Sen. Lindsey Graham, R-S.C., sought to pin Democrats down on abortion before the midterms with a 15-week nationwide restriction, but Sen. Mike Rounds, R-S.D., said abortion law should remain a state right.
"Right now, we should allow the states to explore the different possibilities about the appropriate way," Rounds told CNN's "State of the Union" about not backing Graham's proposal to restrict abortion nationwide after 15 weeks, except in the cases of rape, incest, or the health of the mother.
The Supreme Court kicked abortion law back to the states when it overruled Roe v. Wade in late June, but Democrats are gaining midterm ground in polling on the abortion issue, and Graham has been resoundingly criticized for fueling their political narrative.
"Before the last decision, we actually looked as a group of us trying to ban any abortion past 20 weeks," Rounds said. "We weren't successful at that time. I don't think any proposal today would be successful in the House and the Senate.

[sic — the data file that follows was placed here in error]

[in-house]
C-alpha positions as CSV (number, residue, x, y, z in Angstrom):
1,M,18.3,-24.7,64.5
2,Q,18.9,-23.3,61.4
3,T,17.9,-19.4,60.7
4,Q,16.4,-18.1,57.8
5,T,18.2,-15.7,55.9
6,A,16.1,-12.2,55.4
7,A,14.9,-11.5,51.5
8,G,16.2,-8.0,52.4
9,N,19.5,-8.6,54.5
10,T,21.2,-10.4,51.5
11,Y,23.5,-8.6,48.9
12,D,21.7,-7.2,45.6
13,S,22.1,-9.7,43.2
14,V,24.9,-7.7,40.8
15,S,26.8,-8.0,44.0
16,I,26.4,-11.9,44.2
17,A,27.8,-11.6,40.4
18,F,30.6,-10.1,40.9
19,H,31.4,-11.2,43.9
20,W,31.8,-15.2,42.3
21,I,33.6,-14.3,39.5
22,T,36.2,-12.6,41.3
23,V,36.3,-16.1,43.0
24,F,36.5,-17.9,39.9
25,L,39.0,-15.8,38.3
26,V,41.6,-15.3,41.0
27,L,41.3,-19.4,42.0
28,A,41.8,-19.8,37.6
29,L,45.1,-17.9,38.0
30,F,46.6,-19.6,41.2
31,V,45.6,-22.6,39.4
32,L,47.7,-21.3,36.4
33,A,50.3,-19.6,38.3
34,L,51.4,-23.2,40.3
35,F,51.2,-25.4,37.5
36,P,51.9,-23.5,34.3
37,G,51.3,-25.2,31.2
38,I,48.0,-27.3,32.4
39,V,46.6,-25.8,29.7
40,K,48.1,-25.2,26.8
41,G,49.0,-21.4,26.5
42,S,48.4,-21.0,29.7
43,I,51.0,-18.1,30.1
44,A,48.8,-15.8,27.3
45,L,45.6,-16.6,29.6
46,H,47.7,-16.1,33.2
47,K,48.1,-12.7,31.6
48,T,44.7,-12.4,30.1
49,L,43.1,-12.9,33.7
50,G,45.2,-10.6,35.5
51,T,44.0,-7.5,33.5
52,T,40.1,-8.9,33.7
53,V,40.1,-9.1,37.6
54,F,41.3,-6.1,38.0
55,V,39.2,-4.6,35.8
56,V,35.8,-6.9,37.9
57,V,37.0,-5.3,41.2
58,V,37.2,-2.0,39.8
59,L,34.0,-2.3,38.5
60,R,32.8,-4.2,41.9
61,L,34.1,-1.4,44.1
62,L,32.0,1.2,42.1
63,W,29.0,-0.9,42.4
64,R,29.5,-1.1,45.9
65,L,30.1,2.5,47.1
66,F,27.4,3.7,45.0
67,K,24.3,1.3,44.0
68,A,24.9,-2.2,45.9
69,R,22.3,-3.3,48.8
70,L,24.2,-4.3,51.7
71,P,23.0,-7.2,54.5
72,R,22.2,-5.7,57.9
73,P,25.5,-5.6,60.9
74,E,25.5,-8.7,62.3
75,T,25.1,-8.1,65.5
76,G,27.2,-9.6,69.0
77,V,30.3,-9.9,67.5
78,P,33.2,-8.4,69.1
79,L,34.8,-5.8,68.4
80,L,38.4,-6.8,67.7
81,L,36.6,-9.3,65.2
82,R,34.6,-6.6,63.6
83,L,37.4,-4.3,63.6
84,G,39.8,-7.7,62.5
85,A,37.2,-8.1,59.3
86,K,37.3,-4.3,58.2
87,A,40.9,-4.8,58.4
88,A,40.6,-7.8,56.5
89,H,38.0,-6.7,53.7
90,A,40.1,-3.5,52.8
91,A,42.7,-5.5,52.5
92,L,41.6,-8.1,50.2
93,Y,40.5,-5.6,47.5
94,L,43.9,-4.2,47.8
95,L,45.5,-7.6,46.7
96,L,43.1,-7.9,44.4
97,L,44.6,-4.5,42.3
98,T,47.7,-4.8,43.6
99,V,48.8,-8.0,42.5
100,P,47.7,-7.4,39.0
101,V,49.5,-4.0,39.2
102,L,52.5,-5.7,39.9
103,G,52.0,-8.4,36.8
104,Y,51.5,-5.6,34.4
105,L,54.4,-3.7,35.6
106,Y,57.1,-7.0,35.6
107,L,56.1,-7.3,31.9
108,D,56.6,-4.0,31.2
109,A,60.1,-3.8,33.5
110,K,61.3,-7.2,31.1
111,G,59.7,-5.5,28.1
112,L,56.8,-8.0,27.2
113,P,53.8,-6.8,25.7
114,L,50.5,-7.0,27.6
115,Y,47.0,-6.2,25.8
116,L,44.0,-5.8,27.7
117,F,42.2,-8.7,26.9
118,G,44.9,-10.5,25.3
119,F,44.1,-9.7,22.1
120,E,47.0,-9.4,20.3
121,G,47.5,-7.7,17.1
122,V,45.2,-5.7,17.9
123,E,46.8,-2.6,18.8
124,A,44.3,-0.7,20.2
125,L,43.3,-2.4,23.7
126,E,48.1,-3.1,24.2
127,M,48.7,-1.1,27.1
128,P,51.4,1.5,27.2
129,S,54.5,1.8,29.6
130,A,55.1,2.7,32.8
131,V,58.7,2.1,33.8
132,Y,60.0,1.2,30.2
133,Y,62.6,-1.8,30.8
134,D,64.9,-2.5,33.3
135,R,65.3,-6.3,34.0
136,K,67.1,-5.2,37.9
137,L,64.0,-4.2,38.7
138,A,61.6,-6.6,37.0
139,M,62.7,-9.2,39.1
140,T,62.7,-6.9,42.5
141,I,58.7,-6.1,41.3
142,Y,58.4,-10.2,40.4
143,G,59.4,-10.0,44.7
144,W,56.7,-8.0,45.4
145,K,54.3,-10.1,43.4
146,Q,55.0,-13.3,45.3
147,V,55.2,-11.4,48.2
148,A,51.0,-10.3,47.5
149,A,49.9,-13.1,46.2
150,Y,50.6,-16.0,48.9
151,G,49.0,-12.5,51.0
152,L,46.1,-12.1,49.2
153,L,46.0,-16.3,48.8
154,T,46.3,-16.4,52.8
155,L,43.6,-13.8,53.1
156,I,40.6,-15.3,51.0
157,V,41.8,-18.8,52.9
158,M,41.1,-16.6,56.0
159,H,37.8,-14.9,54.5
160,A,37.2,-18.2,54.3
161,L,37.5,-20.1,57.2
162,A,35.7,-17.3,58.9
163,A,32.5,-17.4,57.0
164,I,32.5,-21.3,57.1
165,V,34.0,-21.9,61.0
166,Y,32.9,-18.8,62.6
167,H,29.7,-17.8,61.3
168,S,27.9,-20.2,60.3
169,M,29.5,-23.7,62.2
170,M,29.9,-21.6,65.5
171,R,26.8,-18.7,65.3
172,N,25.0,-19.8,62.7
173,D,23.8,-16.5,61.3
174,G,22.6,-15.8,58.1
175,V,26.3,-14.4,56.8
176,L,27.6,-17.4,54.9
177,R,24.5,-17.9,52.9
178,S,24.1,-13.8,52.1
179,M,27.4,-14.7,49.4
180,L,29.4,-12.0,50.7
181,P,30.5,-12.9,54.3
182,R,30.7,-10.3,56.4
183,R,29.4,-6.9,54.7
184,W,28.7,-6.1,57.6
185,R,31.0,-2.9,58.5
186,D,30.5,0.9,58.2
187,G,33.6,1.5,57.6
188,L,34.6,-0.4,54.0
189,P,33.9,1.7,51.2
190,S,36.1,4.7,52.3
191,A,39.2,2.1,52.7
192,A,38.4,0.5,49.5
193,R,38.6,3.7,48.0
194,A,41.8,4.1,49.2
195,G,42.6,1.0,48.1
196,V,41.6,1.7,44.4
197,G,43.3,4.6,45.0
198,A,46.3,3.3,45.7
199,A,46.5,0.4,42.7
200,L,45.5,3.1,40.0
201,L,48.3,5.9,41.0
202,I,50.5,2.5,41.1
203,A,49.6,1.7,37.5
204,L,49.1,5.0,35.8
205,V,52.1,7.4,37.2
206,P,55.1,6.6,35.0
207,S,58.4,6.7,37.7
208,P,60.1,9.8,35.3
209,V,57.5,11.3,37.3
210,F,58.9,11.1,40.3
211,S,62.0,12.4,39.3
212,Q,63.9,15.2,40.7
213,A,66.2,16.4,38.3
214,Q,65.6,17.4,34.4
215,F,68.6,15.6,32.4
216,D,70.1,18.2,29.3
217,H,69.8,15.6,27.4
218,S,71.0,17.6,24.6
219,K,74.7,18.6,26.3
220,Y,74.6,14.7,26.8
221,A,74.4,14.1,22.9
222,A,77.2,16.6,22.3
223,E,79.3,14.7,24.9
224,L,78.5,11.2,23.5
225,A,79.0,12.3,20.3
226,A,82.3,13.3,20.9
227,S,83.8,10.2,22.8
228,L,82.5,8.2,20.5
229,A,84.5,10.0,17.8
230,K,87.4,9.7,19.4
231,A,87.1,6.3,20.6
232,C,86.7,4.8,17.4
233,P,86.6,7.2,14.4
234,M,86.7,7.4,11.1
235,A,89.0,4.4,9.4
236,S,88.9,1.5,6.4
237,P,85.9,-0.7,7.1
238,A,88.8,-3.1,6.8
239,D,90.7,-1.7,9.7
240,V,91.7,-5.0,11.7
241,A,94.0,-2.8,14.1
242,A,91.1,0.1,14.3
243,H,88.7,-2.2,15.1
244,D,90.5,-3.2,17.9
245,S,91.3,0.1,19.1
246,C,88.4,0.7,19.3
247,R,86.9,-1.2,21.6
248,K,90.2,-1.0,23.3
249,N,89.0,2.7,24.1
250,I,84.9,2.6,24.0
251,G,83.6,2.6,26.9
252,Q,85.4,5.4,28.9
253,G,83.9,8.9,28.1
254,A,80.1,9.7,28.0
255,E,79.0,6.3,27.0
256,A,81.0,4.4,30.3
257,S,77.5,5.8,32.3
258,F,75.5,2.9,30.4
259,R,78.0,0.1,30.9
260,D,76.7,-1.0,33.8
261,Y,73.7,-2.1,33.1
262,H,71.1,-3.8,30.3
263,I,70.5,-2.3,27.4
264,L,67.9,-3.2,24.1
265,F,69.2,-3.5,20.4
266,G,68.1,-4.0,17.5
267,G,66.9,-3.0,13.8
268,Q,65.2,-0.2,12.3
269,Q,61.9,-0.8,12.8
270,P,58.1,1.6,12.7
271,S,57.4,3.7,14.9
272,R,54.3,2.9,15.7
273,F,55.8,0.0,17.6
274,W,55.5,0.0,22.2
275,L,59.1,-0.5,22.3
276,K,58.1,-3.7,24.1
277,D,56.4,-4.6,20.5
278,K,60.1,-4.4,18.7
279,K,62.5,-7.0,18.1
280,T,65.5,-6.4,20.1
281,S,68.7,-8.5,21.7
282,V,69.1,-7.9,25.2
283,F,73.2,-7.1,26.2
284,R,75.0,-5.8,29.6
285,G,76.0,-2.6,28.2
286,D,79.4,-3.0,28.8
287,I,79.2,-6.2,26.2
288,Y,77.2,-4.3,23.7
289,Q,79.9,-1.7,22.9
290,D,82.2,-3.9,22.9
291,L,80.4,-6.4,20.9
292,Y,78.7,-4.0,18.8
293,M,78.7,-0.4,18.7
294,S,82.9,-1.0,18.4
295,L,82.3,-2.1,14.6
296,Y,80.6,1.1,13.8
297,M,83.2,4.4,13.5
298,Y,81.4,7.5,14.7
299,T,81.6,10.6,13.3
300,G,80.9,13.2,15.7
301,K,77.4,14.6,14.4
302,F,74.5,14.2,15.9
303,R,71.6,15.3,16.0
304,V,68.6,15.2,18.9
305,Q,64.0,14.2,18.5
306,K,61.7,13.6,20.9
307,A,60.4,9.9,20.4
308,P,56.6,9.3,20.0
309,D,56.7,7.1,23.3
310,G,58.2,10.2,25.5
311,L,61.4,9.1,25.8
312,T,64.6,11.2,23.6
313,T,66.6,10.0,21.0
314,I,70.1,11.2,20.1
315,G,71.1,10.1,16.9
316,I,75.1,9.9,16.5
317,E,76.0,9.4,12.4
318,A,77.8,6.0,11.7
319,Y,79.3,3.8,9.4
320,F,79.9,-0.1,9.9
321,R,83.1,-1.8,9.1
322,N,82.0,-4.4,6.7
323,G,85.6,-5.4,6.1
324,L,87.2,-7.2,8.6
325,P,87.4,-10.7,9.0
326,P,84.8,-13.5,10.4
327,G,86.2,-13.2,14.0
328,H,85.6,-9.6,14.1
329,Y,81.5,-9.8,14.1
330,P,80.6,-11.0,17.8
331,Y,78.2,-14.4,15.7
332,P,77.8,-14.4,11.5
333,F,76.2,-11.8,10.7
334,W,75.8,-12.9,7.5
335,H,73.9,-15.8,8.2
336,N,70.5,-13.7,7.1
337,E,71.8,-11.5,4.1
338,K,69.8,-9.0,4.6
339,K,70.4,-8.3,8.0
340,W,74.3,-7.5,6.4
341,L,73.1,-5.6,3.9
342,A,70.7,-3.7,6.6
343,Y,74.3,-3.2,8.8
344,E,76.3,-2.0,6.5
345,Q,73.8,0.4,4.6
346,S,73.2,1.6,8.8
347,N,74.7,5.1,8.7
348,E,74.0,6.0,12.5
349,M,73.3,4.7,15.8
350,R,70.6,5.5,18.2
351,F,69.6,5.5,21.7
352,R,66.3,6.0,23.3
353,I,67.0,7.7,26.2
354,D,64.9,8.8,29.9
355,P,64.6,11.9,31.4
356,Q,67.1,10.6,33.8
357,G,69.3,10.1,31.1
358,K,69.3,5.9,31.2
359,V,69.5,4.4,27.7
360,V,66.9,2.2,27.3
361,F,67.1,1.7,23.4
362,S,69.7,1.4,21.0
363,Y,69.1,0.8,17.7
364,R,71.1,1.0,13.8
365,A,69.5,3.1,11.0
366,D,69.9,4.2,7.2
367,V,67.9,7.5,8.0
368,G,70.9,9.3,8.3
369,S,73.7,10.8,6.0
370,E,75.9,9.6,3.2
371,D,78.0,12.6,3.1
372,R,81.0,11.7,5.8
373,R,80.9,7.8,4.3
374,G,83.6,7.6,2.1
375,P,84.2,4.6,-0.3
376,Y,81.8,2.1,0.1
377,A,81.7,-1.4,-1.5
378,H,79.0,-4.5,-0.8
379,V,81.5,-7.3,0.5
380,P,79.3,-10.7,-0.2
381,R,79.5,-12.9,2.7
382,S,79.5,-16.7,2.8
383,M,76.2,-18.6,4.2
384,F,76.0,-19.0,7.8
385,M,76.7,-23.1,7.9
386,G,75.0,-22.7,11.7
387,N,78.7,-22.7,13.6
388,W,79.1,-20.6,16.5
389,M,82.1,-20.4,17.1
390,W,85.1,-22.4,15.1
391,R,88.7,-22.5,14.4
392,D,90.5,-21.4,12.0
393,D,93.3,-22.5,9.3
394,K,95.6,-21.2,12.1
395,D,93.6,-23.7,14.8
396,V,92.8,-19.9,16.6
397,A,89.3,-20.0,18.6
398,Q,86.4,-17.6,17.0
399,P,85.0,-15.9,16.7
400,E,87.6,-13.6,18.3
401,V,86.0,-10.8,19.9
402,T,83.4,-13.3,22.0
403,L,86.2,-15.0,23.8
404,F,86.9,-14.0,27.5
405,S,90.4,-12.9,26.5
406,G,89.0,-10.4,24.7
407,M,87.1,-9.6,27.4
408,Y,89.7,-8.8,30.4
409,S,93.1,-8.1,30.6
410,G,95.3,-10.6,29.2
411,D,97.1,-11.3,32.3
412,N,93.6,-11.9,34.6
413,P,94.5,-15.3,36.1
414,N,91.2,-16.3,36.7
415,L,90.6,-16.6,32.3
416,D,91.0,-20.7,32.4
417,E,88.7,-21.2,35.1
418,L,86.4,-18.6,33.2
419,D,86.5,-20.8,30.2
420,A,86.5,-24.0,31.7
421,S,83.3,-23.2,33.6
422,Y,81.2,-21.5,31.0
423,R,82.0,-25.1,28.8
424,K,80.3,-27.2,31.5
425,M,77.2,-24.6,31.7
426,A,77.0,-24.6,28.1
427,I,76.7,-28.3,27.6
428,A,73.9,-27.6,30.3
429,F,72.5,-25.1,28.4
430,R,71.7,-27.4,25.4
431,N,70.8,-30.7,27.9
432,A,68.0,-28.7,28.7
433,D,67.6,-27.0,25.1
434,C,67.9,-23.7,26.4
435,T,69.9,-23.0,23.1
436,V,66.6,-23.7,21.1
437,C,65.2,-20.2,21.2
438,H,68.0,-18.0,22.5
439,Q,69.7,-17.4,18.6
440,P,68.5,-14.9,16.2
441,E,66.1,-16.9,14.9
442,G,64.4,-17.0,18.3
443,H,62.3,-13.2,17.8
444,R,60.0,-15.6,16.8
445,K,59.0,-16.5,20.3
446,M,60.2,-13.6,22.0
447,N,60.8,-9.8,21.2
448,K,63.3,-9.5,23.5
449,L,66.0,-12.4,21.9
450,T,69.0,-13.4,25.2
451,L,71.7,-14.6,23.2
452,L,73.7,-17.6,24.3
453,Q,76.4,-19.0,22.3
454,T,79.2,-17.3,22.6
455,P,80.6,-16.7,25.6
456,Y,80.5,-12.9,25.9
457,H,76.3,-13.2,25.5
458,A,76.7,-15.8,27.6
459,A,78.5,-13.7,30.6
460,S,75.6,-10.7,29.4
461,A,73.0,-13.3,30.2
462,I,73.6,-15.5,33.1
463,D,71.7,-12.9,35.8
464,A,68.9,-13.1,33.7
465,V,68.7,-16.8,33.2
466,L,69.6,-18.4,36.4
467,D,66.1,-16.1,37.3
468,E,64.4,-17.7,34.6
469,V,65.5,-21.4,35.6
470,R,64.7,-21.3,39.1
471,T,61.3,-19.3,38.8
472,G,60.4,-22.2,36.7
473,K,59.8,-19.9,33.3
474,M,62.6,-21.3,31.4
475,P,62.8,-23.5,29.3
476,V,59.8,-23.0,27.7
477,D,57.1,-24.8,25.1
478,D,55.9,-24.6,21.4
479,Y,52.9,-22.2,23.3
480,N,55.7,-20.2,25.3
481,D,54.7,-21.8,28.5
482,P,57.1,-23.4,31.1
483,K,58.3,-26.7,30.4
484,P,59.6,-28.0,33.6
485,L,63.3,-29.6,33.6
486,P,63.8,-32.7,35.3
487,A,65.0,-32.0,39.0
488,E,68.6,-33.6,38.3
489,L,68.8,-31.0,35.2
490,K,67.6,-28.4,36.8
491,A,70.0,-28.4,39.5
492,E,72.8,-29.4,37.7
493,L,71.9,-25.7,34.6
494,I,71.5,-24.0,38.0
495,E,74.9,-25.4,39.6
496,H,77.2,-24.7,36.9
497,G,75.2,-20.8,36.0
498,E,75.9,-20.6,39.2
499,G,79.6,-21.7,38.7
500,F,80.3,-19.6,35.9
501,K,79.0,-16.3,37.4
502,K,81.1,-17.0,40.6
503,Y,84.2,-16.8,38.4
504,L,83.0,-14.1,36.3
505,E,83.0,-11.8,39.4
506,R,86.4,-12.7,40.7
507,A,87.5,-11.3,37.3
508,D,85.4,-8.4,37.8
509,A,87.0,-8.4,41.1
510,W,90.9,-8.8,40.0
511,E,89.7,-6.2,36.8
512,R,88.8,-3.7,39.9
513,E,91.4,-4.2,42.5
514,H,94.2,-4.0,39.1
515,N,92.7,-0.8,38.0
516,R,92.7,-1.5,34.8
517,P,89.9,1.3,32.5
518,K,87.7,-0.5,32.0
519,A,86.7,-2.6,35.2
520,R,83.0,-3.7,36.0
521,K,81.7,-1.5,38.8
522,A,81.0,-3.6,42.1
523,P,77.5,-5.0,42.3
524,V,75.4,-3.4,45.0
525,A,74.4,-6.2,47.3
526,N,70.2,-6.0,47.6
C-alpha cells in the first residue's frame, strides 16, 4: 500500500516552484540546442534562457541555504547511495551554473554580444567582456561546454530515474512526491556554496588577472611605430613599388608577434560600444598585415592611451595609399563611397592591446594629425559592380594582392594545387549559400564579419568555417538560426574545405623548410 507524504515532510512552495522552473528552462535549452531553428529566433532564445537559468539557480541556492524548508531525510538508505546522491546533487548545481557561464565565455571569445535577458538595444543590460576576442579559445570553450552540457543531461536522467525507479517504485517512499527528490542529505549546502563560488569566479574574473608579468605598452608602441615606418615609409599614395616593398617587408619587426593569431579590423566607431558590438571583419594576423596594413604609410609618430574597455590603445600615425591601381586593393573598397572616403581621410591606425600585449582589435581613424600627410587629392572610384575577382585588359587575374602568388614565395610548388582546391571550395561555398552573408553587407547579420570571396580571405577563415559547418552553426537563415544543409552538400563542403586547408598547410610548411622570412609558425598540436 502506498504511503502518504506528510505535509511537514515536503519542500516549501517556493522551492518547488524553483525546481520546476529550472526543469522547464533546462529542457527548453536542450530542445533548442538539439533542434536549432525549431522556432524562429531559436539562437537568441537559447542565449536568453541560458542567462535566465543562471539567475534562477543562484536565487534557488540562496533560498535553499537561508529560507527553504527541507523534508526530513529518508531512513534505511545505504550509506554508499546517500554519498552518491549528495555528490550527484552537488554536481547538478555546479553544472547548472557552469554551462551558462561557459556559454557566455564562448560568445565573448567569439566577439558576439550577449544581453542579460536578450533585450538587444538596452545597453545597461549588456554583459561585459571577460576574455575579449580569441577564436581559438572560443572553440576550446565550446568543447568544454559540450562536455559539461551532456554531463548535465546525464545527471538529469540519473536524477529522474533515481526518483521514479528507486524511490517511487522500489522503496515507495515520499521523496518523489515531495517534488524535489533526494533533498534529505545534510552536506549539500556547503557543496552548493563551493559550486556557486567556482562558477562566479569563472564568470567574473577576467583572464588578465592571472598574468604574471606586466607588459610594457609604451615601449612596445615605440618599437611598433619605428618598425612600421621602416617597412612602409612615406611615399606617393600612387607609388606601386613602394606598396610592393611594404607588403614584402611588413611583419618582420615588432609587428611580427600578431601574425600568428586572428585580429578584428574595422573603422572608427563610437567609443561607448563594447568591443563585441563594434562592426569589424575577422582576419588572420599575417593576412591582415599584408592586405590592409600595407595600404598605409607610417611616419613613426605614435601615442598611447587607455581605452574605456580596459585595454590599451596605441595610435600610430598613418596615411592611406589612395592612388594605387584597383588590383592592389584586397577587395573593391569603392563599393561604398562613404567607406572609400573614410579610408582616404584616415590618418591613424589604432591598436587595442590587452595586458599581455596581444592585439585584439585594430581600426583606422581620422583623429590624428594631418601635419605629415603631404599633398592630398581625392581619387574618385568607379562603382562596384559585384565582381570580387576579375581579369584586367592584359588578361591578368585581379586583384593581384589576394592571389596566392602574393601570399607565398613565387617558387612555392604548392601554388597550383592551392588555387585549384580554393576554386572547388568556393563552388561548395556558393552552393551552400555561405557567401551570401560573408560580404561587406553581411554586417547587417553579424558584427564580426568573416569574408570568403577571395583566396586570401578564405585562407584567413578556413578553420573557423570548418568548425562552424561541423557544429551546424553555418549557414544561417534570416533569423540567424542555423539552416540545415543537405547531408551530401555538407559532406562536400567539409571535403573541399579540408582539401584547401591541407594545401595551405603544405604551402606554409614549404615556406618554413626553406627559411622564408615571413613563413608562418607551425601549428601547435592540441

"I think a better approach probably will be to allow the states to work through this and to find the appropriate language on a state-by-state basis and to find that common ground.
"After that, maybe Congress steps in again. But, at this point, I think the states are in a better shape to explore and to find the right direction on a state-by-state basis."
Even a deep red state like South Dakota has been unable to decide the abortion restriction limit, Rounds noted.
"Here in South Dakota, we have one which is what I actually signed into law when I was governor back in 2005-2006," Rounds said. "I think the individual states will come up with a multiple — a whole lot of different ideas about how to appropriately discuss abortion in general. And then I think there will be a consensus over a period of years.
"But, at this point, to have Congress step back and have to tell all of the states that we know better than them how to handle this is probably not the right direction to go."
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